- Rococo architecture, also known as Late Baroque or rocaille, is an ornamental, flamboyant, intricately detailed and layered style of architecture that emerged in the 18th century in Paris and spread throughout France and Europe. Rococo spread throughout France and elsewhere in Europe until it was succeeded by Neoclassical style.
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Jun 08, 2021 · Rococo architecture, also known as Late Baroque or rocaille, is an ornamental, flamboyant, intricately detailed and layered style of architecture that emerged in the 18th century in Paris and spread throughout France and Europe. Rococo spread throughout France and elsewhere in Europe until it was succeeded by Neoclassical style.
- Kristin Hohenadel
Rococo architecture is a richly decorative style with gilding, asymmetry, and gold and pastel colors. Rococo Architecture Guide: 7 Characteristics of Rococo Style - 2021 - MasterClass To submit requests for assistance, or provide feedback regarding accessibility, please contact firstname.lastname@example.org .
- History of Rococo Architecture
- Key Elements of Rococo Architecture
- Notable Examples of Rococo Architecture
Rococo architecture, art, and design was born in Paris not long after the death of Louis XIV in a reaction to Baroque architecture such as the Palace of Versailles and the Sun King’s preferred self-glorifying French classical art. In this new era, Parisians returned to the city from Versailles and started renovating their homes with a freer, more lighthearted spirit. Rococo style was especially popular when decorating salons used to entertain guests, and became the height of fashion between roughly 1723 and 1759. Playful and exuberant, Rococo is a wedding cake of a style, with a delicate, pastel-hued, and—what has long been for better or worse thought of as—classically feminine allure in part to counterbalance the testosterone-driven aesthetic dominance of the reign of Louis XIV. Rococo interiors were highly cohesive, with interior architecture, design, furniture, and art all sharing common characteristics. The Rococo salon was its own aesthetic universe, where wall treatments, pain...Considered a highly ornamental, decorative, and theatrical styleFrequently uses decorative elements that incorporate curves and counter curves, as well as asymmetrical forms based on the shape of S’s and C’sInfluenced by the natural world, decorative elements often emulate the look of shells, pebbles, flowers, birds, vines, and leaves such as acanthusDecoration is also often based around angels, musical instruments, and stereotypical Far Eastern imagery such as pagodas and dragons, but tends to skew more secular than Baroque imagery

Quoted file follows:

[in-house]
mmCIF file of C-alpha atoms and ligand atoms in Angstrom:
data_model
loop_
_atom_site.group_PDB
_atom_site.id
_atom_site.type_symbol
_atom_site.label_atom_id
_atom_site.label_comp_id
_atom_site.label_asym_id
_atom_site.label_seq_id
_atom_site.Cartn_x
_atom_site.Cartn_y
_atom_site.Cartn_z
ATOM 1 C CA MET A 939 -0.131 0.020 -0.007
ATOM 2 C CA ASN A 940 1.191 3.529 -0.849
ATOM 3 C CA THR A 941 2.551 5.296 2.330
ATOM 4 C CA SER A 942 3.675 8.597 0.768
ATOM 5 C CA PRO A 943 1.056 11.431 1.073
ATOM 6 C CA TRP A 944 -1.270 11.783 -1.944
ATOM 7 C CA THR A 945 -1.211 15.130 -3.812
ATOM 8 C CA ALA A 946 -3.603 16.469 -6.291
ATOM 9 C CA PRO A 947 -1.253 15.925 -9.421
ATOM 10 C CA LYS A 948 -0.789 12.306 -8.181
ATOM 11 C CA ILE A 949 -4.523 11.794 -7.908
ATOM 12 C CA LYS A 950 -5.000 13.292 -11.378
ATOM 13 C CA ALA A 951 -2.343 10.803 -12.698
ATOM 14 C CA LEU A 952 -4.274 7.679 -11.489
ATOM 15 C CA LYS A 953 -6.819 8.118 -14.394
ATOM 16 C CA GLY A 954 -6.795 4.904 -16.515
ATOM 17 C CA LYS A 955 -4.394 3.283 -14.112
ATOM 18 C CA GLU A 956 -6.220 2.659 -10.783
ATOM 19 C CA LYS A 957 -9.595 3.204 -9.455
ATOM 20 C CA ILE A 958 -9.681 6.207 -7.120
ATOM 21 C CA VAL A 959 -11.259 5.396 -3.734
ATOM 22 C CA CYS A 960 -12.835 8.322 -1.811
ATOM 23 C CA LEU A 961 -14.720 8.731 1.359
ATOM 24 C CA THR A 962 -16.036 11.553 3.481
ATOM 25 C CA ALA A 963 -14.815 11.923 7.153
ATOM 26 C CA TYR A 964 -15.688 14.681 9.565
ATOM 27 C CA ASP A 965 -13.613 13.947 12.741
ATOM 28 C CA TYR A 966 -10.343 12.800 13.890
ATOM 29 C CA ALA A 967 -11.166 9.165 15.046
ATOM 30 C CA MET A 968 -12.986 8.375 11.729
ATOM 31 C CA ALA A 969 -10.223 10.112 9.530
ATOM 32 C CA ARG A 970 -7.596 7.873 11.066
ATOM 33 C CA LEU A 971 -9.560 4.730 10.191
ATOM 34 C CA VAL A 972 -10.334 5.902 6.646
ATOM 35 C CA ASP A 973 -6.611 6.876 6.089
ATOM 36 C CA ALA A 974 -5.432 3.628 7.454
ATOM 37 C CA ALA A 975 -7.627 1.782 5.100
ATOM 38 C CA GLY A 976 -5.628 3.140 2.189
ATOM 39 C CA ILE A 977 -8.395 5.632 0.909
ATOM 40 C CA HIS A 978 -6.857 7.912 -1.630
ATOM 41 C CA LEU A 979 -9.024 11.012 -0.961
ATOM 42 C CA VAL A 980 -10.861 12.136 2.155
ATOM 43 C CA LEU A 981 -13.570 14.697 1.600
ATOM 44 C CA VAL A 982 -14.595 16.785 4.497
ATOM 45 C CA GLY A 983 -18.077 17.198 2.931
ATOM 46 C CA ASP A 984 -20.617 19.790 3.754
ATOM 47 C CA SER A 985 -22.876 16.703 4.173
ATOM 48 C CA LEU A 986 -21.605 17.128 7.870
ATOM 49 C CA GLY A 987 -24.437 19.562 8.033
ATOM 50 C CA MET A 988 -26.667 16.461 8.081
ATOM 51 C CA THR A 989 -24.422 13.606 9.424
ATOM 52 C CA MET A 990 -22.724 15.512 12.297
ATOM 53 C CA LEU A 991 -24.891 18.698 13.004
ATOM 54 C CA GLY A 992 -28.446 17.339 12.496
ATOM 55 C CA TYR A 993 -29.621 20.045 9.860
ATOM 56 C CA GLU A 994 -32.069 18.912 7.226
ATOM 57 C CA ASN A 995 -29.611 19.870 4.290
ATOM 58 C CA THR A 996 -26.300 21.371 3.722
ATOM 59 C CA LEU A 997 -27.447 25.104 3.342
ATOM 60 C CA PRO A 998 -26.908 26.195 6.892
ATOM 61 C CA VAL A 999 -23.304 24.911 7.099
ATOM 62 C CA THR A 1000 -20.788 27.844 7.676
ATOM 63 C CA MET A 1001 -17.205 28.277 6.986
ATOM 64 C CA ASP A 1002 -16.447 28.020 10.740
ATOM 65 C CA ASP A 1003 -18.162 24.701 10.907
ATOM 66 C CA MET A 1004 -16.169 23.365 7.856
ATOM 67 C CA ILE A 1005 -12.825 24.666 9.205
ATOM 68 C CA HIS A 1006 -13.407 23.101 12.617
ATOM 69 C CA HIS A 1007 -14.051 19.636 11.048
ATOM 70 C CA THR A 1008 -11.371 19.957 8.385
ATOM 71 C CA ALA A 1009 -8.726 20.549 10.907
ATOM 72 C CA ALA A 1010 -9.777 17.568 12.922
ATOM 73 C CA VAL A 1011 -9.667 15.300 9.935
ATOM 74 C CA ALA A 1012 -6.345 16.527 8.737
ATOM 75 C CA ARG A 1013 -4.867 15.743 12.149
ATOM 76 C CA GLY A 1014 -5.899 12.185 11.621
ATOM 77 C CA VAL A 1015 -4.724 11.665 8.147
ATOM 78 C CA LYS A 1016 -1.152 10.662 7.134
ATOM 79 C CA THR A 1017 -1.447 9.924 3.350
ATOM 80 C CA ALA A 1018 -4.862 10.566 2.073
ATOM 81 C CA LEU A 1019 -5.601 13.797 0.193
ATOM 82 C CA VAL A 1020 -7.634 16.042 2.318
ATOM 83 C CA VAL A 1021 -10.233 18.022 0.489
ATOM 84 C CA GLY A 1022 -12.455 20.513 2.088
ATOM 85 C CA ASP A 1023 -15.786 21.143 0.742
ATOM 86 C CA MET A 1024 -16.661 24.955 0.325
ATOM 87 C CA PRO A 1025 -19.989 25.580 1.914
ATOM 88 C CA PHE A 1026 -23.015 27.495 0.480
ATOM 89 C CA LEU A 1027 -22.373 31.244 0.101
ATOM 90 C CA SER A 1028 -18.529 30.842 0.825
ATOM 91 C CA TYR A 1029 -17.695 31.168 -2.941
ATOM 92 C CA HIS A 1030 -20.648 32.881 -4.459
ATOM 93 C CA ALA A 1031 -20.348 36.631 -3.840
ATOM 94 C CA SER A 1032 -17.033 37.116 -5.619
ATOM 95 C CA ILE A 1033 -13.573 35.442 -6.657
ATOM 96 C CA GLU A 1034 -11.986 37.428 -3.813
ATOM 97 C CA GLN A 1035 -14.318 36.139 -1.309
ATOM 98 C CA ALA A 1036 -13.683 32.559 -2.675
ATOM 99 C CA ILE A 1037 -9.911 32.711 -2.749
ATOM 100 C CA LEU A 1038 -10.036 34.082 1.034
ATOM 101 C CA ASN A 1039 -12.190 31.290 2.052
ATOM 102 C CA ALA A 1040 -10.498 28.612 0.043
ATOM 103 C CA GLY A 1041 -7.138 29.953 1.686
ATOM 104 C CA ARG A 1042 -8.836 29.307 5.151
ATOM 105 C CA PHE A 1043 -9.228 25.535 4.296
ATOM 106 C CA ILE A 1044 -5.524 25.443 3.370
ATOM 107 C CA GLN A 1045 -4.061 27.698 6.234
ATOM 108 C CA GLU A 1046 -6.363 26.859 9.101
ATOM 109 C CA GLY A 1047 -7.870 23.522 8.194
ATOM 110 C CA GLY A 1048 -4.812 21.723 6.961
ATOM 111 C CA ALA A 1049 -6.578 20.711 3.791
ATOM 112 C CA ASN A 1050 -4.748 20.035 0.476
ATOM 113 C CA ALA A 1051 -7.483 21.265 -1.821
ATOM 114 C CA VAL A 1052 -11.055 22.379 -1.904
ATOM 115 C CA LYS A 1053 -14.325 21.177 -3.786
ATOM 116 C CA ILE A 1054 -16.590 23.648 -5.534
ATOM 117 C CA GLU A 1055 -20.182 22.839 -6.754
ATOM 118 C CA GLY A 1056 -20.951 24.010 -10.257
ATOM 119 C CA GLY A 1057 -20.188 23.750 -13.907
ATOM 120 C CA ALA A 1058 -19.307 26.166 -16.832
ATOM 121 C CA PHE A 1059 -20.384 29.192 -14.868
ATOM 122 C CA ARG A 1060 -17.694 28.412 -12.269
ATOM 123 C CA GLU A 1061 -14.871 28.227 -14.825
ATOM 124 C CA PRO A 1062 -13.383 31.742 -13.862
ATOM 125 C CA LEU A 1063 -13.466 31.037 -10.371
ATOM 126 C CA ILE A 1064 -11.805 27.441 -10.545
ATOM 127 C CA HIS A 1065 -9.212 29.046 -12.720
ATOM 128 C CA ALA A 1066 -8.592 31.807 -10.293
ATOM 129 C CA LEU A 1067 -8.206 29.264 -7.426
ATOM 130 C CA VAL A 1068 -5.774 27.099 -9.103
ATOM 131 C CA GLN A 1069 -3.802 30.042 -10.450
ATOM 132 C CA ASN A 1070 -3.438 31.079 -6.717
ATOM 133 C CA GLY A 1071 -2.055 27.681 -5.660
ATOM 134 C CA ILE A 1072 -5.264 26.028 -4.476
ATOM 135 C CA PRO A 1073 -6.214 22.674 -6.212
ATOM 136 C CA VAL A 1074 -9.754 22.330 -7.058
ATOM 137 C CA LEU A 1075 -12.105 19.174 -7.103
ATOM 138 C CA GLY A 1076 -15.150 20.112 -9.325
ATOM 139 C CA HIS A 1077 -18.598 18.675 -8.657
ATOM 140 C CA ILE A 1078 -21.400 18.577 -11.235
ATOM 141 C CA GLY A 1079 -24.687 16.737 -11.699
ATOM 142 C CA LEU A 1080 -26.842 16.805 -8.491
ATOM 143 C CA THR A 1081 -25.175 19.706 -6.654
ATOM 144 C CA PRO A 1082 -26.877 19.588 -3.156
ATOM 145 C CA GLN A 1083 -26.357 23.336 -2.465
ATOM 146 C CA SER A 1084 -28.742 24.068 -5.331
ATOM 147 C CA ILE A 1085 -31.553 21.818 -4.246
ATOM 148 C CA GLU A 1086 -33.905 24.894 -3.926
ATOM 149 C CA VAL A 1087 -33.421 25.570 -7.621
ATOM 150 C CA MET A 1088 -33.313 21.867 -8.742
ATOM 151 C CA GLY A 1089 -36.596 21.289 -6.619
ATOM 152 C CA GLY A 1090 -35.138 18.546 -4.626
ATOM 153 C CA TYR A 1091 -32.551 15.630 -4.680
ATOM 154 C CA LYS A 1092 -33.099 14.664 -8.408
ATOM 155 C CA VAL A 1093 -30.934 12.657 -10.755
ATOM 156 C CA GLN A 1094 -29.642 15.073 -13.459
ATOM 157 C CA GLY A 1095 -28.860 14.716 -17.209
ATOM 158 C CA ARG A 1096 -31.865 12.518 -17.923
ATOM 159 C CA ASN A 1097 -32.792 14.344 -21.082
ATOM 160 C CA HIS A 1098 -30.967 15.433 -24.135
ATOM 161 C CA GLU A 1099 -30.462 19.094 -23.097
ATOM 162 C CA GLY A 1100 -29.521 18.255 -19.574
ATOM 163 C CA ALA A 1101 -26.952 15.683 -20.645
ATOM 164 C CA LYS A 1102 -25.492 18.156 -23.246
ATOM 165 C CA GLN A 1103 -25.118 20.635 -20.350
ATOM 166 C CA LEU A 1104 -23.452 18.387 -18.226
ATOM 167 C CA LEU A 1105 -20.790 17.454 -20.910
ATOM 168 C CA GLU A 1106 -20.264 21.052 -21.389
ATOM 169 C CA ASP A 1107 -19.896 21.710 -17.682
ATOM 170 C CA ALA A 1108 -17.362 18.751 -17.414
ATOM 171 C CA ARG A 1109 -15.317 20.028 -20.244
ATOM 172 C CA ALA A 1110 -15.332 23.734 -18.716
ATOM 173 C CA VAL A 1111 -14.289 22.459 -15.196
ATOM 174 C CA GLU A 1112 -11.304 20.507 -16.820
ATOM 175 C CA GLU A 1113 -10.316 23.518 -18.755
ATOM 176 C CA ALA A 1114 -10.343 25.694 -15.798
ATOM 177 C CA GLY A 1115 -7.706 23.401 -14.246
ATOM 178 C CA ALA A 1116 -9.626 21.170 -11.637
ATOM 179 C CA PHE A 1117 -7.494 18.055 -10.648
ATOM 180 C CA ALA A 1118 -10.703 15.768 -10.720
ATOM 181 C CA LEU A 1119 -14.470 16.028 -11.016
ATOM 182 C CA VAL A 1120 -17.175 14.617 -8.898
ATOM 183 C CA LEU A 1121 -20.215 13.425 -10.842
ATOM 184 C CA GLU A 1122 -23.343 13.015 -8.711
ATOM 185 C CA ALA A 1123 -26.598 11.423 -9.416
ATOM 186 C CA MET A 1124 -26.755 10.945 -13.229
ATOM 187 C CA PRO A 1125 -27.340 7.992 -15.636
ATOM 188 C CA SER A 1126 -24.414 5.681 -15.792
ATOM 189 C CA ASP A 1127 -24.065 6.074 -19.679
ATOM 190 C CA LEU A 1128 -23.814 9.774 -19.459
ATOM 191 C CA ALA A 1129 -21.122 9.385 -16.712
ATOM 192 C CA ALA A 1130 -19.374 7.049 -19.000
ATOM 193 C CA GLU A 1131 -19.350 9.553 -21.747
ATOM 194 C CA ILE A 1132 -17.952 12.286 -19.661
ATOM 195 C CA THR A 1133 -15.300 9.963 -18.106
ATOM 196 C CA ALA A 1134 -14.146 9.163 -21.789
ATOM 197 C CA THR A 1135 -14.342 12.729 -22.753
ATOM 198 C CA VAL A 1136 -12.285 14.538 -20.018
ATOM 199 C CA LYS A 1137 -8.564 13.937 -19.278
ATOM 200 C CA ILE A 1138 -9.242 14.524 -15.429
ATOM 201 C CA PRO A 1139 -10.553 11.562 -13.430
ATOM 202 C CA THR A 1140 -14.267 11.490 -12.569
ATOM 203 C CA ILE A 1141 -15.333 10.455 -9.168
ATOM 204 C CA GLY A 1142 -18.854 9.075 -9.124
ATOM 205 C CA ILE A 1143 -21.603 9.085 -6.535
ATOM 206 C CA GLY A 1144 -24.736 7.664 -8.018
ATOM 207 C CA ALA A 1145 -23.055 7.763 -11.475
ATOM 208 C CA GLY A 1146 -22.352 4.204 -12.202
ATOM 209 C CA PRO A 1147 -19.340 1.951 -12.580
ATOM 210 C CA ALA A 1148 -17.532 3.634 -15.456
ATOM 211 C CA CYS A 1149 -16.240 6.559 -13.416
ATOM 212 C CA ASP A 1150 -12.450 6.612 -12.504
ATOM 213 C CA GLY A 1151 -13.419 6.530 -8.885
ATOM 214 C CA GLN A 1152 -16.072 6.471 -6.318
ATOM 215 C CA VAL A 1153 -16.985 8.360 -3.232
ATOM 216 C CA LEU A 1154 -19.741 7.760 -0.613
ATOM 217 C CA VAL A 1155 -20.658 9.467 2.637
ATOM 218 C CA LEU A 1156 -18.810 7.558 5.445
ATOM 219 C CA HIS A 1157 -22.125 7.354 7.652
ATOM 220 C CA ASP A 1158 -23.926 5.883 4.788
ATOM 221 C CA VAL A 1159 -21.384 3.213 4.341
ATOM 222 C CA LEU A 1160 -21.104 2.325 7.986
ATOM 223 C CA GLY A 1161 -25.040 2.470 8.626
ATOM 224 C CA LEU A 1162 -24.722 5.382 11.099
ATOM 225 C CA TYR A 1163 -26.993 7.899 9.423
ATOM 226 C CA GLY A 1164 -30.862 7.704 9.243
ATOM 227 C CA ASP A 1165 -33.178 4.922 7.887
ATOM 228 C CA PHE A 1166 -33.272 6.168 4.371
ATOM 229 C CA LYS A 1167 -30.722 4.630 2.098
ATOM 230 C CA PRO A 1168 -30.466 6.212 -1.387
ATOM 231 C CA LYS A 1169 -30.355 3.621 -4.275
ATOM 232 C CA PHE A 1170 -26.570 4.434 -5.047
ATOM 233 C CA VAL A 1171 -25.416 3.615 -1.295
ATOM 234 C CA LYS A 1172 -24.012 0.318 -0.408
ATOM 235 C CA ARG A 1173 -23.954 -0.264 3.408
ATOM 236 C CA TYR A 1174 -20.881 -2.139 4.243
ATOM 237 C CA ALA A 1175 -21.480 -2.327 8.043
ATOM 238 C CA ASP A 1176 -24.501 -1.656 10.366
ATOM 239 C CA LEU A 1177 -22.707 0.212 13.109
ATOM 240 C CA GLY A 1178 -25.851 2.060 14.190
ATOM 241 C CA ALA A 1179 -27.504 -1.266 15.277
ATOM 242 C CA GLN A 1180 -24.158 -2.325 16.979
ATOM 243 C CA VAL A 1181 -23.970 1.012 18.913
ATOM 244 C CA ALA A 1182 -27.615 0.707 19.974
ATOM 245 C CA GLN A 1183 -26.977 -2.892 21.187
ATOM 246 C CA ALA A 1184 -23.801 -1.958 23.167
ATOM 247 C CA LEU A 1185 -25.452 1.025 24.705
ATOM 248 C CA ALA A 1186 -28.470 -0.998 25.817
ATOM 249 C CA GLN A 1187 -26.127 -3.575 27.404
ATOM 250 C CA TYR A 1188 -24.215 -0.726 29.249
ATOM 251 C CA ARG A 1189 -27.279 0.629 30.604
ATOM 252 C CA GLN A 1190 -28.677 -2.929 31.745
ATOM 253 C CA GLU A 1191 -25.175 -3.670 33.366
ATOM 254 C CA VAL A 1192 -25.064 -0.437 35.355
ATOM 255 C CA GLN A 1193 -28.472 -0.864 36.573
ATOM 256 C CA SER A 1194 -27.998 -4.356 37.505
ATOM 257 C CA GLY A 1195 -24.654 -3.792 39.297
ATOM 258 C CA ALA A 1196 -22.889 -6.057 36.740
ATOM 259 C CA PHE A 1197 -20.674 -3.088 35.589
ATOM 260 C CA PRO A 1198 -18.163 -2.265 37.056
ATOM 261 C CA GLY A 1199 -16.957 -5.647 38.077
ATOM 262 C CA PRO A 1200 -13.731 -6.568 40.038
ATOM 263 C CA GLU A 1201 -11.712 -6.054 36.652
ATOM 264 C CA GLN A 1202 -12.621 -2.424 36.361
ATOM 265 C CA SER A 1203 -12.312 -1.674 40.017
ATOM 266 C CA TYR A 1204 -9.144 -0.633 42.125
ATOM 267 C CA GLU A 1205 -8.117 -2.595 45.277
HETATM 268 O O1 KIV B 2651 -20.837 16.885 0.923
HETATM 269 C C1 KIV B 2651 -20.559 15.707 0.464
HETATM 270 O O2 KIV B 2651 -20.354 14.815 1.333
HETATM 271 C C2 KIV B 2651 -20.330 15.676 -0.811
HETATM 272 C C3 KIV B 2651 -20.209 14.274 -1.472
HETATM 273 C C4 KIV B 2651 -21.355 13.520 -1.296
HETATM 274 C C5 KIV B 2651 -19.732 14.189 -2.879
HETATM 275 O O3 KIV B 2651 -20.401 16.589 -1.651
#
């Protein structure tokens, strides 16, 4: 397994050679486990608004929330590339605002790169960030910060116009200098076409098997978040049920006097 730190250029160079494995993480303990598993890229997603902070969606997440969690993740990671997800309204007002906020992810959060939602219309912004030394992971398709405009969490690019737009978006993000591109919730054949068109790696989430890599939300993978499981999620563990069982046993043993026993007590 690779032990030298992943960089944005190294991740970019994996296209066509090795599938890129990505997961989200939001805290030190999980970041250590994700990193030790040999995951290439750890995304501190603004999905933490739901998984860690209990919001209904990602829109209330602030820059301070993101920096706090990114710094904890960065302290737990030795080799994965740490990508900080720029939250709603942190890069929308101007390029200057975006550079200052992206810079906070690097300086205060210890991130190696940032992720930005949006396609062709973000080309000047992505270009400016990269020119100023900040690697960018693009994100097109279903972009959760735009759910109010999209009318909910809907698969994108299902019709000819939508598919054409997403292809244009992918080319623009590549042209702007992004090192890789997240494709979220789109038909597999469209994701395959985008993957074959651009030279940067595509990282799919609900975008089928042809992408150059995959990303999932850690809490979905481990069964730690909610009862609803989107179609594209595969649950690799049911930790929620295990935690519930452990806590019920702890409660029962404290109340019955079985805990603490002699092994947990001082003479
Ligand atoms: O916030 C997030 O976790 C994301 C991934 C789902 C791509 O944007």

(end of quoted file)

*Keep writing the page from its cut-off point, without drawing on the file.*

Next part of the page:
Hotel de Soubise in Paris, France. The interiors of the Hotel de Soubiseat the National Archives complex in the Marais neighborhood of Paris are a hidden jewel, and one of France’s best examples of ultimate Rococo style. Redecorated by Germain Boffrand in the 1730s, these exquisite rooms include former prince and princes apartments with oval-shaped salons that feature exquisite boiserie, painted ceilings, and carved, gilded, and mirrored details. These breathtaking rooms which have stayed authentic to their 18th-century aesthetics were among the film locations for Sofia Coppola’s 2006 film about the life of Marie Antoinette. Salon de Monsieur le Prince in Chantilly, France. Decorated by Jean Aubert and completed in 1722, the Salon de Monsieur le Prince in the Petit Château at Chantilly, north of Paris is another stunning example of fine Rococo architecture. Charlottenburg Palace in Berlin, Germany. This magnificent palace, the former home of Sophie Charlotte, the first Queen consort...
Jan 09, 2019 · Rococo describes a type of art and architecture that began in France in the mid-1700s. It is characterized by delicate but substantial ornamentation. Often classified simply as "Late Baroque ," Rococo decorative arts flourished for a short period before Neoclassicism swept the Western world. Rococo is a period rather than a specific style.
- Art And Architecture Expert
Rococo (/ r ə ˈ k oʊ k oʊ /, also US: / ˌ r oʊ k ə ˈ k oʊ /), less commonly Roccoco or Late Baroque, is an exceptionally ornamental and theatrical style of architecture, art and decoration which combines asymmetry, scrolling curves, gilding, white and pastel colors, sculpted molding, and trompe-l'œil frescoes to create surprise and the illusion of motion and drama.
- France, Italy, Central Europe
- 1730s to 1760s